Episcopal High School - Review #4
About the Author:
|Years Attended Boarding School:||2004-2008|
|Sports and Activities:||I participated a lot in the music program at Episcopal. I was in the Concert Choir, a smaller group called the Chamber Singers, and the all-female a cappella group the Episcapellas. I also did three musicals with minor roles and participated in the high school theater critic society, the Cappies, wrote for the school newspaper for two years (and was an editor in chief for one year), and was a Monitor my senior year.|
|College Enrolled:||Tufts University|
|Home Town, State (Country):||Beijing, China|
1.) What do you think makes your school unique relative to other boarding schools?
Episcopal is a really well-rounded school, and there is always something for everyone. Although you might find yourself in the minority in some cases, but people at EHS were really encouraging friendly regardless of who you were when I was there.
2.) What was the best thing that happened to you in boarding school?
I have changed so much as a person. I learned so many good lessons on honor, relationships, and responsibility. It also wasn't bad becoming an expert on doing laundry before entering college. I am really grateful for my boarding school experience, and I will recommend it to anyone who is independent and is up for a challenge.
3.) What might you have done differently during your boarding school experience?
Definitely try everything the school has to offer and don't forget to be yourself!
4.) What did you like most about your school?
I loved all the opportunities it had to offer and the teachers.
5.) Do you have any final words of wisdom for visiting or incoming students to your school?
- Take advantage of the free laundry (that probably won't happen ever again) - The chocolate chip cookies at the snack bar are delicious! - Don't be scared to try something new!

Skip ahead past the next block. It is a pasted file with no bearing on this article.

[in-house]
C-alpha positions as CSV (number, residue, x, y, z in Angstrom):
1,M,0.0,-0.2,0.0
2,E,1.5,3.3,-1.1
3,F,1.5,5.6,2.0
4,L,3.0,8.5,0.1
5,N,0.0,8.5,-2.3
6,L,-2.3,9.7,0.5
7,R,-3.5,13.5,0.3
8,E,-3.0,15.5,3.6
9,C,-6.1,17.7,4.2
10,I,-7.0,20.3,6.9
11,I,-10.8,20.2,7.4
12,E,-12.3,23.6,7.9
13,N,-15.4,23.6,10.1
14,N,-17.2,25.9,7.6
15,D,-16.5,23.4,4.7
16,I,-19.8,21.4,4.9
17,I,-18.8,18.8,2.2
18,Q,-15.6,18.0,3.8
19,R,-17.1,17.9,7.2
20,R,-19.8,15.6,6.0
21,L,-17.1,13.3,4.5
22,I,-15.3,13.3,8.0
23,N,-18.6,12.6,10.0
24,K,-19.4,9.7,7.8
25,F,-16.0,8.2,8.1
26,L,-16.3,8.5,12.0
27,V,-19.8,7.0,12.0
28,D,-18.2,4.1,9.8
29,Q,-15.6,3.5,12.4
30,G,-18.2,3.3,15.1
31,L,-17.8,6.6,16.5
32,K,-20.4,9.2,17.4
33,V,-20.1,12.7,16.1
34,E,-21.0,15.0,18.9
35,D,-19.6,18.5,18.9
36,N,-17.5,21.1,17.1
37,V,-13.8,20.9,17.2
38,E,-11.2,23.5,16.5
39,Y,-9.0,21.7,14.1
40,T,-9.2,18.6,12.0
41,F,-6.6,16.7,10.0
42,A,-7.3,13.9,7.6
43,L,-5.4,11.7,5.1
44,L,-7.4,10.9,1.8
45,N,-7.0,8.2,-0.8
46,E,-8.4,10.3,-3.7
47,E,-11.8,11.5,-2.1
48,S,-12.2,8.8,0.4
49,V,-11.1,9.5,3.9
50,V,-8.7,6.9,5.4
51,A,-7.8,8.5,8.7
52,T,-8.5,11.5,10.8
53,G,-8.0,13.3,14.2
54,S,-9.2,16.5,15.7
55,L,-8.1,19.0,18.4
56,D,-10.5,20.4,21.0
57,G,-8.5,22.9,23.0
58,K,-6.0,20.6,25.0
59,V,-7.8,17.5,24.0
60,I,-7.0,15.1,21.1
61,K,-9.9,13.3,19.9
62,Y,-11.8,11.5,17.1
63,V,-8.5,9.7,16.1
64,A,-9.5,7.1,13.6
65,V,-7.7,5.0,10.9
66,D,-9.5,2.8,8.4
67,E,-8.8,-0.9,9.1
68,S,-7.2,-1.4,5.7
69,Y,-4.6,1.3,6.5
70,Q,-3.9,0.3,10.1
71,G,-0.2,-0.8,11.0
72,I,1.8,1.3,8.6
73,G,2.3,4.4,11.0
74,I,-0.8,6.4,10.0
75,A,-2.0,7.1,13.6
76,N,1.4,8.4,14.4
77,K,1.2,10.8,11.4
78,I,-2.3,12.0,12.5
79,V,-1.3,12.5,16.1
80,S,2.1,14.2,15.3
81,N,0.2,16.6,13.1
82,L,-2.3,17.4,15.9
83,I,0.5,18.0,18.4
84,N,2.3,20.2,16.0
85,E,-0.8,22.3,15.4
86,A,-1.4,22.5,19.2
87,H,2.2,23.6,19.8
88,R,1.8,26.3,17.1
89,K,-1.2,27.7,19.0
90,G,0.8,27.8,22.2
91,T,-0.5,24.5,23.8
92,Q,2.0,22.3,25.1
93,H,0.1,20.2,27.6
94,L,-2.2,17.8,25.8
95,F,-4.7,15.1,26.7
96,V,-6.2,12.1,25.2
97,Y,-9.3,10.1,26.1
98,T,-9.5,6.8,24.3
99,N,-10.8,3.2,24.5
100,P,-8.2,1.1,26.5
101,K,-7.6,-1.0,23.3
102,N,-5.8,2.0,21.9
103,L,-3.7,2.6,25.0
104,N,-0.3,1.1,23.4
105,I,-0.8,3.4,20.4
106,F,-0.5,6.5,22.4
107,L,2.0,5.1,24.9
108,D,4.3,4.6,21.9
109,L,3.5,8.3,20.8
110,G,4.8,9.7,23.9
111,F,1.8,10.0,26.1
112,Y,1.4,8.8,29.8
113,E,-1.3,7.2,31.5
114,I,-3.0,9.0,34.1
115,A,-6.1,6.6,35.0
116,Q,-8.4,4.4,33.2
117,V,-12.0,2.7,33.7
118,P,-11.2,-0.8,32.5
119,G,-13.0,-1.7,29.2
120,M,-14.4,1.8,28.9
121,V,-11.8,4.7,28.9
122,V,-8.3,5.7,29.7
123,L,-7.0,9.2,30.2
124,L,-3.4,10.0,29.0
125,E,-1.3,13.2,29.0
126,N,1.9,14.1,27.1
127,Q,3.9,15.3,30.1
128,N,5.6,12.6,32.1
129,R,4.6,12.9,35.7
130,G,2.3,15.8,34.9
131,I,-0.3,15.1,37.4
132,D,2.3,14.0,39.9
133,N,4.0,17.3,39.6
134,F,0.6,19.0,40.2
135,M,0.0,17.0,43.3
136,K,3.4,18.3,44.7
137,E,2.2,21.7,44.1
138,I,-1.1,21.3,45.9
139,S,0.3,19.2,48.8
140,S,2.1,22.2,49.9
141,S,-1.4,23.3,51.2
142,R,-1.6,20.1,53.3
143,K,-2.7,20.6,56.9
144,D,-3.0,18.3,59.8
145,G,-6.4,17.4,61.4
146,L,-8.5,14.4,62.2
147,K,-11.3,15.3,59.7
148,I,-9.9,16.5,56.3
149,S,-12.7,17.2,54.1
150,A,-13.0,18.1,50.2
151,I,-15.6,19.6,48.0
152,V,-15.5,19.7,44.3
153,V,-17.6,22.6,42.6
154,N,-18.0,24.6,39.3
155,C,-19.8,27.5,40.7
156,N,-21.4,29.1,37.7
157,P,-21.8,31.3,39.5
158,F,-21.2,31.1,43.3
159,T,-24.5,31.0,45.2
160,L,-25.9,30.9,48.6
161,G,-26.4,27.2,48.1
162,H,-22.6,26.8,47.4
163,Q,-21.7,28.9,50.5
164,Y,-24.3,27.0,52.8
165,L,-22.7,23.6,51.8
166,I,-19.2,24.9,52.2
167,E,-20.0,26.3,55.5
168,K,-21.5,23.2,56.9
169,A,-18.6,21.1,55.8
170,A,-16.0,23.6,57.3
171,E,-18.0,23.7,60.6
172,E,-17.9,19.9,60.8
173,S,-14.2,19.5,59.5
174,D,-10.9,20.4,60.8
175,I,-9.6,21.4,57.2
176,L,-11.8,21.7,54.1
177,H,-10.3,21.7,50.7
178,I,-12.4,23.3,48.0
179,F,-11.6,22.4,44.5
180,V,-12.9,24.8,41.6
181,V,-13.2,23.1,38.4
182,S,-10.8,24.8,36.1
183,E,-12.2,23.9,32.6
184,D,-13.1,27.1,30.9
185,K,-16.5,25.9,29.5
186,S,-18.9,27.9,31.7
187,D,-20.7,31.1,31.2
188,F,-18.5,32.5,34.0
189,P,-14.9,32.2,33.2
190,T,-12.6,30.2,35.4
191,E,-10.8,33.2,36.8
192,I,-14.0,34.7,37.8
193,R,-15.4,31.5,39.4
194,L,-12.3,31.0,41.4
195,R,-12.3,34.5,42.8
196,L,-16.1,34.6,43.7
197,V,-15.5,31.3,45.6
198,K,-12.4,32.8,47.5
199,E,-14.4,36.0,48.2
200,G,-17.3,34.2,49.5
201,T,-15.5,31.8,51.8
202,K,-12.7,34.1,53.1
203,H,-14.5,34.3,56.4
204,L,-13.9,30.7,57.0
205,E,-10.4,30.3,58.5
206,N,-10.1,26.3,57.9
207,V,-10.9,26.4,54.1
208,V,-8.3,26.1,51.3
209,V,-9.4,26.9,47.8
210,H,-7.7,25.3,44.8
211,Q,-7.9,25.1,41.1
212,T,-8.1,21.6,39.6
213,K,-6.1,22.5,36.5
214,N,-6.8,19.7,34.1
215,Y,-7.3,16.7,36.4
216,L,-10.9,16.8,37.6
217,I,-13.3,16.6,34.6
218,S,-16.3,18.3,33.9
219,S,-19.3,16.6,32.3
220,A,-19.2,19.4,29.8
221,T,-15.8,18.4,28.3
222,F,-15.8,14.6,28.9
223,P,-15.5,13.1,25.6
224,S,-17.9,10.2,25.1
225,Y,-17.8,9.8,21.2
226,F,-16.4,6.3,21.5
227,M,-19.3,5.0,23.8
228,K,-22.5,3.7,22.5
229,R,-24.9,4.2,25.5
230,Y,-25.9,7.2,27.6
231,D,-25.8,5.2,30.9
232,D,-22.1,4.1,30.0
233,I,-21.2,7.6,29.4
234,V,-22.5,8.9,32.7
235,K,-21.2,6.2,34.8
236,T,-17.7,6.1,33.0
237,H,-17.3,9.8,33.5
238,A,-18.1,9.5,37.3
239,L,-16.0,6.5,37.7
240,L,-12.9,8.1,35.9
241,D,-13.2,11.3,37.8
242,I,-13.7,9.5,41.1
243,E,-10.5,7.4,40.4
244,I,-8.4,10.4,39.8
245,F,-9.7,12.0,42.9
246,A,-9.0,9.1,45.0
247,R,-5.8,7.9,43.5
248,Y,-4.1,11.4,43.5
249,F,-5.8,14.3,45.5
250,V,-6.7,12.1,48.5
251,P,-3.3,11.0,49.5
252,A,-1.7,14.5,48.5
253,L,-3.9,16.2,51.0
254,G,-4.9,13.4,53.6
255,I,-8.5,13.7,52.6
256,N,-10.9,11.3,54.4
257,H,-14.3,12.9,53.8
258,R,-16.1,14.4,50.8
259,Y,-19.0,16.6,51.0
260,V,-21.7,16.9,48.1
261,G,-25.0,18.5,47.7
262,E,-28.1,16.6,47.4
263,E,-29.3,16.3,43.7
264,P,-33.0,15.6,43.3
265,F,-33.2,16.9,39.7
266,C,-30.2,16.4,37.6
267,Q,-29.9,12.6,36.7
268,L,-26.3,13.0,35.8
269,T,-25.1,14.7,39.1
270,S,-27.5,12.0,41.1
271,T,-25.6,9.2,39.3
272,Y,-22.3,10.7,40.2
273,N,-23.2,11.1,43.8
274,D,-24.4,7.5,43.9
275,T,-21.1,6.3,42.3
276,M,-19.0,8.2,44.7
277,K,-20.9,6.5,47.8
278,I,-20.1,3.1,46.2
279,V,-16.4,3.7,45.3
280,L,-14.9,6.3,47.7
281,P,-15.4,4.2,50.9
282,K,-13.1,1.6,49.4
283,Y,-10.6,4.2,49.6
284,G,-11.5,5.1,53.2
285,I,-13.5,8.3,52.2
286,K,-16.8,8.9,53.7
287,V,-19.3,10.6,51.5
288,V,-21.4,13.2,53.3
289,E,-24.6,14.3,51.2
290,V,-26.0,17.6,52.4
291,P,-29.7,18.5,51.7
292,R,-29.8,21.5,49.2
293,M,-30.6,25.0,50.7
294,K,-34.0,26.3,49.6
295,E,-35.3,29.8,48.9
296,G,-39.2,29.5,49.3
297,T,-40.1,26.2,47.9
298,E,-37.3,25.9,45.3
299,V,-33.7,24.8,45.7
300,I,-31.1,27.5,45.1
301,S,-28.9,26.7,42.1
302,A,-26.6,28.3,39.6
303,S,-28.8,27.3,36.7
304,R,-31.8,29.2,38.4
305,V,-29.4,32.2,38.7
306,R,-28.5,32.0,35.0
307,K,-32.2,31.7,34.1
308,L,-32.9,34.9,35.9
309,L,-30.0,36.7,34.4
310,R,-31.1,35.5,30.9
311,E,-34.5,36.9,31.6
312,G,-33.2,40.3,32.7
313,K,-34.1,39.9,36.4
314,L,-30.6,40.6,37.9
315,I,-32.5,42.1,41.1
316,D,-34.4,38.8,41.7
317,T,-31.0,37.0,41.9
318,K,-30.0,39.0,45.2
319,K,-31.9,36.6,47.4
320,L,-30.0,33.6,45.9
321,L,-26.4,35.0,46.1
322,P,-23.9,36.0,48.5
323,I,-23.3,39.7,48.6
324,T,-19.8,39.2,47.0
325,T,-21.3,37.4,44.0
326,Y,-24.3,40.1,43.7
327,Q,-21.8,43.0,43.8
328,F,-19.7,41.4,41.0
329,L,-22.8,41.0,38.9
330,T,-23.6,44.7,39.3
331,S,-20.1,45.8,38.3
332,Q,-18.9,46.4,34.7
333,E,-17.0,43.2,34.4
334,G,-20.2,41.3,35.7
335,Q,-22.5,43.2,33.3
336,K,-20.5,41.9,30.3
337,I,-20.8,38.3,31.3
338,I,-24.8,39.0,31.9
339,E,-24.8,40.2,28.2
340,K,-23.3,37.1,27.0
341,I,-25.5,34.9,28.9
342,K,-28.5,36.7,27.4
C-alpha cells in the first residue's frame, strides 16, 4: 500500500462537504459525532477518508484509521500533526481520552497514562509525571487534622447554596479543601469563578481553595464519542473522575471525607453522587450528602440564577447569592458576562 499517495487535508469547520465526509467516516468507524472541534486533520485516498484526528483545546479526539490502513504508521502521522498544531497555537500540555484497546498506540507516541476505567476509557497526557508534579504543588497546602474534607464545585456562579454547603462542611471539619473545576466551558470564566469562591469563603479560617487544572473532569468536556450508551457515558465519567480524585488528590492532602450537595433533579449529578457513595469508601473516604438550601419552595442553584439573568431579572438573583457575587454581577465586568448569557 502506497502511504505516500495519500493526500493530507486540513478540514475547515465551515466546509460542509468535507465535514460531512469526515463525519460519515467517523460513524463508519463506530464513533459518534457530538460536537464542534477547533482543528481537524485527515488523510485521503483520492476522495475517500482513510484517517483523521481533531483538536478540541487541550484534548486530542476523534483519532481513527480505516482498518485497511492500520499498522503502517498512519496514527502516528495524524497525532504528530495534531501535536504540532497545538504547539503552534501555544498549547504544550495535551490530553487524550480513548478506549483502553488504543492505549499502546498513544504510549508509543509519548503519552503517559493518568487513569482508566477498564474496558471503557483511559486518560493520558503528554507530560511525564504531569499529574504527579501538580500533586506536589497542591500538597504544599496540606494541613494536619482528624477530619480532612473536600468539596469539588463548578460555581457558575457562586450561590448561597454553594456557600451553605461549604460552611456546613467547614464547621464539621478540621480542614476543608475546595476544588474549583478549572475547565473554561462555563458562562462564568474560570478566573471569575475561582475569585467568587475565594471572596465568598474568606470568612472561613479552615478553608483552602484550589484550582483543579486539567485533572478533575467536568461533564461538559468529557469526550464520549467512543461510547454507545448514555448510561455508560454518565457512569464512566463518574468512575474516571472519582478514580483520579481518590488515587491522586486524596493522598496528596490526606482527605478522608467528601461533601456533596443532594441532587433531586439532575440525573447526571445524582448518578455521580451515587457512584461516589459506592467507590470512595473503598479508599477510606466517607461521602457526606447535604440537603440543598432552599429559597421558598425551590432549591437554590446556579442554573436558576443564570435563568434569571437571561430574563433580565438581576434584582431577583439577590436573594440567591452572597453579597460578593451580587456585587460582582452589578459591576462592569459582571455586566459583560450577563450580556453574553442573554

1.) Describe the academics at your school - what did you like most about it?
Episcopal definitely prepared me for college. The work load and rigor at Episcopal constantly challenged me, and the amount of classes offered (AP and non-AP) allowed for enough flexibility in one's schedule that it allows you to dive deep into topics you love and also to explore new topics unfamiliar before. The teachers are pretty encouraging, and they are honest with you when evaluating your skills. They are also available for you outside of class during tutorial periods (usually right after classes end) and if you really need extra help, some teachers are willing to take you into their on-campus home! And as time goes by, your teachers start to become your coaches, mentors, substitute parents, and even friends.
1.) Describe the athletics at your school - what did you like most about it?
Although I was not very involved in athletics at Episcopal, I will say that it is a big part of life on campus. Each Episcopal student has to fulfill 6 credits of afternoon sports (afternoon dance also counts). And to be honest, Episcopal has much more school spirit than the university I attend now (Tufts). I remember a lot of people would show up for big home games, and almost everyone (including alumni) goes to the Game with our big rival school, Woodberry Forest. I still remember a lot of cheers that we use in the Game, and I can't even sing one Tufts fight song in its whole entirety! In terms of diversity of sports available, there is a wide selection. And people are definitely encouraged to try something new when they first arrive by their teachers and fellow peers.
1.) Describe the arts program at your school - what did you like most about it?
Every student at Episcopal is required to fulfill one arts credit (with most arts credits being 0.5 credits). There are so many options available for students. We have a superb arts center with a dark room for photography development, a recording studio that can easily hold a full band, and countless other supplies and resources for music and the visual arts. My favorite part of the Arts Center is definitely the Angie Newman Gallery, where the school often hosts displays of student work, faculty work, and work from artists outside of the school. The National Chamber Players also comes to Episcopal to play for free and many of their members are instructors for students playing their respective instruments. It really is a fabulous program and is well utilized.